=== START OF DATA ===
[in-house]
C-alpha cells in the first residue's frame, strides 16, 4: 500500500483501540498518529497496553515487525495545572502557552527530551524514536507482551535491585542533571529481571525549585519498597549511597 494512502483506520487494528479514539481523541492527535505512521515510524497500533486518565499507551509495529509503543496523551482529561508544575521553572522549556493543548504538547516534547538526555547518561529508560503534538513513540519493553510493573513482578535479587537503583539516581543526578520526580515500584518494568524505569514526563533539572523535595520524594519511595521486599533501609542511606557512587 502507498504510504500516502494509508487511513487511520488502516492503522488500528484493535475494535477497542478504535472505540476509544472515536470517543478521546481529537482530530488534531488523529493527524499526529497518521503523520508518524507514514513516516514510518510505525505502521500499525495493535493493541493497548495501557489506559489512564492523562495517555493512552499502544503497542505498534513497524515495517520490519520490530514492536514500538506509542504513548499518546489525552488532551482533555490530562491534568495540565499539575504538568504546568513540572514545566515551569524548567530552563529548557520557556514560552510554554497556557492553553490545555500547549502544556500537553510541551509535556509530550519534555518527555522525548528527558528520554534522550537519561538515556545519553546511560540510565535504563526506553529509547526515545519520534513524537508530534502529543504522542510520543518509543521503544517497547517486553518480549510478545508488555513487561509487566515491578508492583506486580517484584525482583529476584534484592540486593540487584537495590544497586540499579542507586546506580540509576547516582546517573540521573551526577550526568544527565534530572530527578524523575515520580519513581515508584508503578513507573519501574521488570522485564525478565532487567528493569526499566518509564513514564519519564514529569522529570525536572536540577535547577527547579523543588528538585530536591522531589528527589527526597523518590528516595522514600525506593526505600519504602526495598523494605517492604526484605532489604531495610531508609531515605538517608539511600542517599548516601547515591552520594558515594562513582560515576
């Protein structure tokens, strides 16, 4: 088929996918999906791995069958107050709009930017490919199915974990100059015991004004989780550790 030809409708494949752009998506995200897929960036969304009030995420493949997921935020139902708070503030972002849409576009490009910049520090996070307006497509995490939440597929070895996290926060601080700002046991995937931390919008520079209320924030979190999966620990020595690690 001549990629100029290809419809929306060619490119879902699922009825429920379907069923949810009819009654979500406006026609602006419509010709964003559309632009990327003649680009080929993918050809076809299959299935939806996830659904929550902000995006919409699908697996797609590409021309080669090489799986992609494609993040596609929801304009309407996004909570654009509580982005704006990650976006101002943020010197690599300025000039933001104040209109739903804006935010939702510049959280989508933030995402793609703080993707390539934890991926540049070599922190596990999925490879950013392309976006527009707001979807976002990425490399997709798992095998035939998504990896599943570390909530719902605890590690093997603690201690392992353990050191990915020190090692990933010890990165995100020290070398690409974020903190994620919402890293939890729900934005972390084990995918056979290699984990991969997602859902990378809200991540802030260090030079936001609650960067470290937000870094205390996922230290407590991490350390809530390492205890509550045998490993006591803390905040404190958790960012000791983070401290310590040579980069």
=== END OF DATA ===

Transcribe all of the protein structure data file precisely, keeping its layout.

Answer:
[in-house]
C-alpha cells in the first residue's frame, strides 16, 4: 500500500483501540498518529497496553515487525495545572502557552527530551524514536507482551535491585542533571529481571525549585519498597549511597 494512502483506520487494528479514539481523541492527535505512521515510524497500533486518565499507551509495529509503543496523551482529561508544575521553572522549556493543548504538547516534547538526555547518561529508560503534538513513540519493553510493573513482578535479587537503583539516581543526578520526580515500584518494568524505569514526563533539572523535595520524594519511595521486599533501609542511606557512587 502507498504510504500516502494509508487511513487511520488502516492503522488500528484493535475494535477497542478504535472505540476509544472515536470517543478521546481529537482530530488534531488523529493527524499526529497518521503523520508518524507514514513516516514510518510505525505502521500499525495493535493493541493497548495501557489506559489512564492523562495517555493512552499502544503497542505498534513497524515495517520490519520490530514492536514500538506509542504513548499518546489525552488532551482533555490530562491534568495540565499539575504538568504546568513540572514545566515551569524548567530552563529548557520557556514560552510554554497556557492553553490545555500547549502544556500537553510541551509535556509530550519534555518527555522525548528527558528520554534522550537519561538515556545519553546511560540510565535504563526506553529509547526515545519520534513524537508530534502529543504522542510520543518509543521503544517497547517486553518480549510478545508488555513487561509487566515491578508492583506486580517484584525482583529476584534484592540486593540487584537495590544497586540499579542507586546506580540509576547516582546517573540521573551526577550526568544527565534530572530527578524523575515520580519513581515508584508503578513507573519501574521488570522485564525478565532487567528493569526499566518509564513514564519519564514529569522529570525536572536540577535547577527547579523543588528538585530536591522531589528527589527526597523518590528516595522514600525506593526505600519504602526495598523494605517492604526484605532489604531495610531508609531515605538517608539511600542517599548516601547515591552520594558515594562513582560515576
């Protein structure tokens, strides 16, 4: 088929996918999906791995069958107050709009930017490919199915974990100059015991004004989780550790 030809409708494949752009998506995200897929960036969304009030995420493949997921935020139902708070503030972002849409576009490009910049520090996070307006497509995490939440597929070895996290926060601080700002046991995937931390919008520079209320924030979190999966620990020595690690 001549990629100029290809419809929306060619490119879902699922009825429920379907069923949810009819009654979500406006026609602006419509010709964003559309632009990327003649680009080929993918050809076809299959299935939806996830659904929550902000995006919409699908697996797609590409021309080669090489799986992609494609993040596609929801304009309407996004909570654009509580982005704006990650976006101002943020010197690599300025000039933001104040209109739903804006935010939702510049959280989508933030995402793609703080993707390539934890991926540049070599922190596990999925490879950013392309976006527009707001979807976002990425490399997709798992095998035939998504990896599943570390909530719902605890590690093997603690201690392992353990050191990915020190090692990933010890990165995100020290070398690409974020903190994620919402890293939890729900934005972390084990995918056979290699984990991969997602859902990378809200991540802030260090030079936001609650960067470290937000870094205390996922230290407590991490350390809530390492205890509550045998490993006591803390905040404190958790960012000791983070401290310590040579980069």